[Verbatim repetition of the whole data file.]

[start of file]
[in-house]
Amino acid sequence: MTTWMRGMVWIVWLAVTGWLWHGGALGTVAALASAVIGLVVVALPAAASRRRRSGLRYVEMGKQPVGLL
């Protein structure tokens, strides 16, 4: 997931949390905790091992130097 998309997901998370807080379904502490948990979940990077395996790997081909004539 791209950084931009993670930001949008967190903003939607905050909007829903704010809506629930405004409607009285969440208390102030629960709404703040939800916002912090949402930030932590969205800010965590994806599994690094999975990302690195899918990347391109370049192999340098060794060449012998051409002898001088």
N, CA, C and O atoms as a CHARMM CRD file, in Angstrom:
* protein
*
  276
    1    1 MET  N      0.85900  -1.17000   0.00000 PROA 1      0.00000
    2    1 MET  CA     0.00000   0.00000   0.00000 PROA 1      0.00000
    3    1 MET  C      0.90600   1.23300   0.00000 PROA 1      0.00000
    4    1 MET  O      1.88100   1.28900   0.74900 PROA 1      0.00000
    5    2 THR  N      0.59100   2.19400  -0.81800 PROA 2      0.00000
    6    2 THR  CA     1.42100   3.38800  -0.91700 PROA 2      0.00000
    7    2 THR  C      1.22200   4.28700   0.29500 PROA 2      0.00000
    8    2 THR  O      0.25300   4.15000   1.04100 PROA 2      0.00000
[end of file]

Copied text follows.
[in-house]
Amino acid sequence: MTTWMRGMVWIVWLAVTGWLWHGGALGTVAALASAVIGLVVVALPAAASRRRRSGLRYVEMGKQPVGLL
């Protein structure tokens, strides 16, 4: 997931949390905790091992130097 998309997901998370807080379904502490948990979940990077395996790997081909004539 791209950084931009993670930001949008967190903003939607905050909007829903704010809506629930405004409607009285969440208390102030629960709404703040939800916002912090949402930030932590969205800010965590994806599994690094999975990302690195899918990347391109370049192999340098060794060449012998051409002898001088």
N, CA, C and O atoms as a CHARMM CRD file, in Angstrom:
* protein
*
  276
    1    1 MET  N      0.85900  -1.17000   0.00000 PROA 1      0.00000
    2    1 MET  CA     0.00000   0.00000   0.00000 PROA 1      0.00000
    3    1 MET  C      0.90600   1.23300   0.00000 PROA 1      0.00000
    4    1 MET  O      1.88100   1.28900   0.74900 PROA 1      0.00000
    5    2 THR  N      0.59100   2.19400  -0.81800 PROA 2      0.00000
    6    2 THR  CA     1.42100   3.38800  -0.91700 PROA 2      0.00000
    7    2 THR  C      1.22200   4.28700   0.29500 PROA 2      0.00000
    8    2 THR  O      0.25300   4.15000   1.04100 PROA 2      0.00000